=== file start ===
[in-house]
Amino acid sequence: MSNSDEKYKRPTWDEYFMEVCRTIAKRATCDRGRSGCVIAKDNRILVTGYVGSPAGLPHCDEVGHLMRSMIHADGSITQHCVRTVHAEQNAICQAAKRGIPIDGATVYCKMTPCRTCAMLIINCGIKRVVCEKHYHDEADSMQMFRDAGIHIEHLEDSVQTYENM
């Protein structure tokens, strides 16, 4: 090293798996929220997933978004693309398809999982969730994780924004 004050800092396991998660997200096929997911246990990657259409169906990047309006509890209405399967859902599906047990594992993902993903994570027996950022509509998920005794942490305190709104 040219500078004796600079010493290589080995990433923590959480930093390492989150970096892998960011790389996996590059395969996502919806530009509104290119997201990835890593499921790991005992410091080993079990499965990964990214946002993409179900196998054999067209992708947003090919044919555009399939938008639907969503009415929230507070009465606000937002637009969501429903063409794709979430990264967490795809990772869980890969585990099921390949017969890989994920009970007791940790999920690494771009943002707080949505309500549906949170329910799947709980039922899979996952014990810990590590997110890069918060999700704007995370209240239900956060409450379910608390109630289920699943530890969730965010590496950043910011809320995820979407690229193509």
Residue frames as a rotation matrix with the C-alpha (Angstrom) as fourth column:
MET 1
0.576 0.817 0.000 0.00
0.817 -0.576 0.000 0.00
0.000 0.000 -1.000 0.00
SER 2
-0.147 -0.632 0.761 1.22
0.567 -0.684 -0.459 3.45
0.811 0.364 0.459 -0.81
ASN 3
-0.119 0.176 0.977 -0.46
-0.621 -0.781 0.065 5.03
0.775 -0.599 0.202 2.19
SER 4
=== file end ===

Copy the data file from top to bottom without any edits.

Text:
[in-house]
Amino acid sequence: MSNSDEKYKRPTWDEYFMEVCRTIAKRATCDRGRSGCVIAKDNRILVTGYVGSPAGLPHCDEVGHLMRSMIHADGSITQHCVRTVHAEQNAICQAAKRGIPIDGATVYCKMTPCRTCAMLIINCGIKRVVCEKHYHDEADSMQMFRDAGIHIEHLEDSVQTYENM
């Protein structure tokens, strides 16, 4: 090293798996929220997933978004693309398809999982969730994780924004 004050800092396991998660997200096929997911246990990657259409169906990047309006509890209405399967859902599906047990594992993902993903994570027996950022509509998920005794942490305190709104 040219500078004796600079010493290589080995990433923590959480930093390492989150970096892998960011790389996996590059395969996502919806530009509104290119997201990835890593499921790991005992410091080993079990499965990964990214946002993409179900196998054999067209992708947003090919044919555009399939938008639907969503009415929230507070009465606000937002637009969501429903063409794709979430990264967490795809990772869980890969585990099921390949017969890989994920009970007791940790999920690494771009943002707080949505309500549906949170329910799947709980039922899979996952014990810990590590997110890069918060999700704007995370209240239900956060409450379910608390109630289920699943530890969730965010590496950043910011809320995820979407690229193509």
Residue frames as a rotation matrix with the C-alpha (Angstrom) as fourth column:
MET 1
0.576 0.817 0.000 0.00
0.817 -0.576 0.000 0.00
0.000 0.000 -1.000 0.00
SER 2
-0.147 -0.632 0.761 1.22
0.567 -0.684 -0.459 3.45
0.811 0.364 0.459 -0.81
ASN 3
-0.119 0.176 0.977 -0.46
-0.621 -0.781 0.065 5.03
0.775 -0.599 0.202 2.19
SER 4